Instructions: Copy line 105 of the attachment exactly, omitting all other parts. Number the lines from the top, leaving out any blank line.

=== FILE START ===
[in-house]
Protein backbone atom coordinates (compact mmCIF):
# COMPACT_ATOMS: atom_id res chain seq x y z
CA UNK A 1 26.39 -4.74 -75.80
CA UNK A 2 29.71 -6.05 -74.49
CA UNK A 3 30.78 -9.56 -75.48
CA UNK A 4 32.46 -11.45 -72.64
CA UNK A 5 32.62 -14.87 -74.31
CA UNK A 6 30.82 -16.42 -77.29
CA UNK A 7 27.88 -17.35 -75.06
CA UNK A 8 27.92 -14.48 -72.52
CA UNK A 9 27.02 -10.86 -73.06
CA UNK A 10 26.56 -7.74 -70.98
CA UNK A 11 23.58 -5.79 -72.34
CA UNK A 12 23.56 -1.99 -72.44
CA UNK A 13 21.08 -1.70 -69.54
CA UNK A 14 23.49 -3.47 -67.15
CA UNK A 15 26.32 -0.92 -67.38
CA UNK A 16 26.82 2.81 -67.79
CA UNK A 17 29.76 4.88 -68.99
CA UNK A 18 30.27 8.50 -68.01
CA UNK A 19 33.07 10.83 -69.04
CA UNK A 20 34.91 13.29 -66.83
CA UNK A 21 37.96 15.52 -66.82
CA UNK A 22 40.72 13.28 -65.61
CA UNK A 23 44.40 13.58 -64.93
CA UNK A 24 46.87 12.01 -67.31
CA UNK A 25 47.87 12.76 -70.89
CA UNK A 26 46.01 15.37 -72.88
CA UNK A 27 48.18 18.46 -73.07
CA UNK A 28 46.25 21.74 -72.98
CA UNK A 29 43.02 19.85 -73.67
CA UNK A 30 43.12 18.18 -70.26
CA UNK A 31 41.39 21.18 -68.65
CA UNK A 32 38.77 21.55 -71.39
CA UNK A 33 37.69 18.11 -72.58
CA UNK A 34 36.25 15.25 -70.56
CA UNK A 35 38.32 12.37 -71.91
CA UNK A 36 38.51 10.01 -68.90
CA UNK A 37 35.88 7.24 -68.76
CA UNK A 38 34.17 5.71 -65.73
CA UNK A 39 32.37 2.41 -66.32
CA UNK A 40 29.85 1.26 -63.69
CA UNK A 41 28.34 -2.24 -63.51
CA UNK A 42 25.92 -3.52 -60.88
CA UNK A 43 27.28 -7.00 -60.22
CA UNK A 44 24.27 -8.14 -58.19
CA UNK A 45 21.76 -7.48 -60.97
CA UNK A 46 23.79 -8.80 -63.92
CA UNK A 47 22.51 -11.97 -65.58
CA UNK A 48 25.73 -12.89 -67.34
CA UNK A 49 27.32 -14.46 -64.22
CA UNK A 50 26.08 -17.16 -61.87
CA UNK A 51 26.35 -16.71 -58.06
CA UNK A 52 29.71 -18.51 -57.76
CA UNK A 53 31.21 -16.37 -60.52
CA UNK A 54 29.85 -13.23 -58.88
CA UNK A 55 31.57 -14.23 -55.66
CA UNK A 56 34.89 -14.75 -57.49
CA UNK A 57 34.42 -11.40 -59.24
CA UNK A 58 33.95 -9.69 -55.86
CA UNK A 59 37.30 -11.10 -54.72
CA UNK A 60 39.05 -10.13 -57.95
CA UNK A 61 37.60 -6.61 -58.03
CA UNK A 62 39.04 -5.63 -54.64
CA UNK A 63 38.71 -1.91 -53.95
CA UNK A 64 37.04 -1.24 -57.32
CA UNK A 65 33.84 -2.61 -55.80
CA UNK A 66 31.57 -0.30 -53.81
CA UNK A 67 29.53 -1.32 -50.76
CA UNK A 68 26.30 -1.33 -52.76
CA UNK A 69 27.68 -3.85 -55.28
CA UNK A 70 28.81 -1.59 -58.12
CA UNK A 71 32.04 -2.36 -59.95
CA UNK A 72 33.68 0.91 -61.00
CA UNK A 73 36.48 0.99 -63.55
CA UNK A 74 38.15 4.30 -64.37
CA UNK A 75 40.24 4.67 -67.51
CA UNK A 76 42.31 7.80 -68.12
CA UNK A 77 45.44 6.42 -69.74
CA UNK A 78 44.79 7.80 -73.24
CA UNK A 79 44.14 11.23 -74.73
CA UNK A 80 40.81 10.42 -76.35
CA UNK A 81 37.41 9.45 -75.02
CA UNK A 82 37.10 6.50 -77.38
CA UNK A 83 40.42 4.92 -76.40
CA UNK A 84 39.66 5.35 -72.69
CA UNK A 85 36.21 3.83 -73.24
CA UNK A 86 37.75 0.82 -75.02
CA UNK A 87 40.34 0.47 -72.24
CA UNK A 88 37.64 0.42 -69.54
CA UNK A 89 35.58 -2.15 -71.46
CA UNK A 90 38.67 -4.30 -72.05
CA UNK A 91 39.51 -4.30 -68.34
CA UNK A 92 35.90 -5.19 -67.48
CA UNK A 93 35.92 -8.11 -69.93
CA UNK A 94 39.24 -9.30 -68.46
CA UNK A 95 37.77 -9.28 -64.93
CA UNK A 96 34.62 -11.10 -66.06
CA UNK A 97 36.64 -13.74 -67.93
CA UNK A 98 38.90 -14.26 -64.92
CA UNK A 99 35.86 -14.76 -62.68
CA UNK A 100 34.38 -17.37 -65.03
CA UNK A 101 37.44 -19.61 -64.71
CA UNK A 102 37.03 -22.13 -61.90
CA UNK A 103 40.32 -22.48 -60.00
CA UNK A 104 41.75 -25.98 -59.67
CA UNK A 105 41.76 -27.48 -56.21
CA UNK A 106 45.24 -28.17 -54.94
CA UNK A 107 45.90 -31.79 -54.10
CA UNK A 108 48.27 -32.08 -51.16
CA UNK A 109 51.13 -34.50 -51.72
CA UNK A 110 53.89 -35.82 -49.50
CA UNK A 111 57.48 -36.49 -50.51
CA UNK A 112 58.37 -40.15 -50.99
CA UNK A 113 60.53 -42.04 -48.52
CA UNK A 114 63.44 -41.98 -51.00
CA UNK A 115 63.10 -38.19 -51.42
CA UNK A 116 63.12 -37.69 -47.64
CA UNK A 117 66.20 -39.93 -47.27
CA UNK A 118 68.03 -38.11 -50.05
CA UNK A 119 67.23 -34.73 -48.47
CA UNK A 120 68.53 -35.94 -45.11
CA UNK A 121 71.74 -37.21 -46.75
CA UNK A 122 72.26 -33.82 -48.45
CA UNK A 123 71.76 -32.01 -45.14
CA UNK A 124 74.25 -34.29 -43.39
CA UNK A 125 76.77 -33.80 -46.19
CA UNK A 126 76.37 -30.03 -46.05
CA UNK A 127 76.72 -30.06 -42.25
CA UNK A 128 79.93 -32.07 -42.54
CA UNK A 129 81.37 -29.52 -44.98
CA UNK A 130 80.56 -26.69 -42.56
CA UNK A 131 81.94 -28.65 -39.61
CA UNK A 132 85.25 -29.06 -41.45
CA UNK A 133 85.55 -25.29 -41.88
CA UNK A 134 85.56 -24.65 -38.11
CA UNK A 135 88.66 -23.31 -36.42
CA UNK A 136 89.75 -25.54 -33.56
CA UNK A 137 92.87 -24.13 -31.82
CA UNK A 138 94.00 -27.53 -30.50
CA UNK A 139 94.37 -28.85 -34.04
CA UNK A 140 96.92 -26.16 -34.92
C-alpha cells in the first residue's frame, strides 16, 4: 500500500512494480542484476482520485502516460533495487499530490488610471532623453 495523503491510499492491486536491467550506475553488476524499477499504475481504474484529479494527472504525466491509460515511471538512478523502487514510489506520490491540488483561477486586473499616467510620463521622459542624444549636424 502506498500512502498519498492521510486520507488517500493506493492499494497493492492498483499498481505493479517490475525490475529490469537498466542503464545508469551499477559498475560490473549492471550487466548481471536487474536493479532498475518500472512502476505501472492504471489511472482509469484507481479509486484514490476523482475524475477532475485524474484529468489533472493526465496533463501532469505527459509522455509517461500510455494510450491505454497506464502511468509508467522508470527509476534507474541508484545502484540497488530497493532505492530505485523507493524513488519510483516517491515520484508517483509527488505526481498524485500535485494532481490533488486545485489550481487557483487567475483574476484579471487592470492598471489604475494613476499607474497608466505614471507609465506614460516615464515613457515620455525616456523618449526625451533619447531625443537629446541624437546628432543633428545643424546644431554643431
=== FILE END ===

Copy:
CA UNK A 102 37.03 -22.13 -61.90